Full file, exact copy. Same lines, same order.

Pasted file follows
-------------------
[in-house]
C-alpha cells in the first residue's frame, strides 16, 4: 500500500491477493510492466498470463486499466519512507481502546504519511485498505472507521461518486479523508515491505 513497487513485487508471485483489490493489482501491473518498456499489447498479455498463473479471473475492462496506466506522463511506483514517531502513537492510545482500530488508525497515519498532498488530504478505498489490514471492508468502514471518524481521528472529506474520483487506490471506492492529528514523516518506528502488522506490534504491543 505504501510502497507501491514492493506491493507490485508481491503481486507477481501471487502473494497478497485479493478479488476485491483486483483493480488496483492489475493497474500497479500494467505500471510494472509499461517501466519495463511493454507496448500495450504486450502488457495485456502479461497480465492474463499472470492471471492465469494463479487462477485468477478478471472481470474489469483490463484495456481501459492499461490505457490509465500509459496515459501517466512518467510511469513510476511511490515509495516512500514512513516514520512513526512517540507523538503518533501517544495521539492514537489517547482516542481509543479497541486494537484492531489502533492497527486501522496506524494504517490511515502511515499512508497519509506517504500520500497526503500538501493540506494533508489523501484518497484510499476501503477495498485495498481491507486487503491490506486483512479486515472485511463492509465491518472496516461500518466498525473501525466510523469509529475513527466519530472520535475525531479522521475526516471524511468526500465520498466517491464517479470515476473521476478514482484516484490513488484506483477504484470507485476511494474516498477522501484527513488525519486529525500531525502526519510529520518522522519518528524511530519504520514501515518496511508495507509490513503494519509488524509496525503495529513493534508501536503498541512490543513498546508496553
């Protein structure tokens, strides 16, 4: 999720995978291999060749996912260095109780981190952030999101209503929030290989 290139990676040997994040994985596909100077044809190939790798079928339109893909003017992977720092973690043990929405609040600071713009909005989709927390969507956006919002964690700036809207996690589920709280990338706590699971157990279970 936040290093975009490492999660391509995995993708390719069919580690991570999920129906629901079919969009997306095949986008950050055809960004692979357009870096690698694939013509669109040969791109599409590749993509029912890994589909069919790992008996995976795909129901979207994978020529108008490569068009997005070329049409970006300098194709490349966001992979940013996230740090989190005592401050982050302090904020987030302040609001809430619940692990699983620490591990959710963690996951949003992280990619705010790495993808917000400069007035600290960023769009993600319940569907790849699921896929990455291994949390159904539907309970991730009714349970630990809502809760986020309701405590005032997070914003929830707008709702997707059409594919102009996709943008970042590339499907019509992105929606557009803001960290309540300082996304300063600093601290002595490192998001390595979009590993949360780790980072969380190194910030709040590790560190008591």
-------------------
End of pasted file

[in-house]
C-alpha cells in the first residue's frame, strides 16, 4: 500500500491477493510492466498470463486499466519512507481502546504519511485498505472507521461518486479523508515491505 513497487513485487508471485483489490493489482501491473518498456499489447498479455498463473479471473475492462496506466506522463511506483514517531502513537492510545482500530488508525497515519498532498488530504478505498489490514471492508468502514471518524481521528472529506474520483487506490471506492492529528514523516518506528502488522506490534504491543 505504501510502497507501491514492493506491493507490485508481491503481486507477481501471487502473494497478497485479493478479488476485491483486483483493480488496483492489475493497474500497479500494467505500471510494472509499461517501466519495463511493454507496448500495450504486450502488457495485456502479461497480465492474463499472470492471471492465469494463479487462477485468477478478471472481470474489469483490463484495456481501459492499461490505457490509465500509459496515459501517466512518467510511469513510476511511490515509495516512500514512513516514520512513526512517540507523538503518533501517544495521539492514537489517547482516542481509543479497541486494537484492531489502533492497527486501522496506524494504517490511515502511515499512508497519509506517504500520500497526503500538501493540506494533508489523501484518497484510499476501503477495498485495498481491507486487503491490506486483512479486515472485511463492509465491518472496516461500518466498525473501525466510523469509529475513527466519530472520535475525531479522521475526516471524511468526500465520498466517491464517479470515476473521476478514482484516484490513488484506483477504484470507485476511494474516498477522501484527513488525519486529525500531525502526519510529520518522522519518528524511530519504520514501515518496511508495507509490513503494519509488524509496525503495529513493534508501536503498541512490543513498546508496553
């Protein structure tokens, strides 16, 4: 999720995978291999060749996912260095109780981190952030999101209503929030290989 290139990676040997994040994985596909100077044809190939790798079928339109893909003017992977720092973690043990929405609040600071713009909005989709927390969507956006919002964690700036809207996690589920709280990338706590699971157990279970 936040290093975009490492999660391509995995993708390719069919580690991570999920129906629901079919969009997306095949986008950050055809960004692979357009870096690698694939013509669109040969791109599409590749993509029912890994589909069919790992008996995976795909129901979207994978020529108008490569068009997005070329049409970006300098194709490349966001992979940013996230740090989190005592401050982050302090904020987030302040609001809430619940692990699983620490591990959710963690996951949003992280990619705010790495993808917000400069007035600290960023769009993600319940569907790849699921896929990455291994949390159904539907309970991730009714349970630990809502809760986020309701405590005032997070914003929830707008709702997707059409594919102009996709943008970042590339499907019509992105929606557009803001960290309540300082996304300063600093601290002595490192998001390595979009590993949360780790980072969380190194910030709040590790560190008591």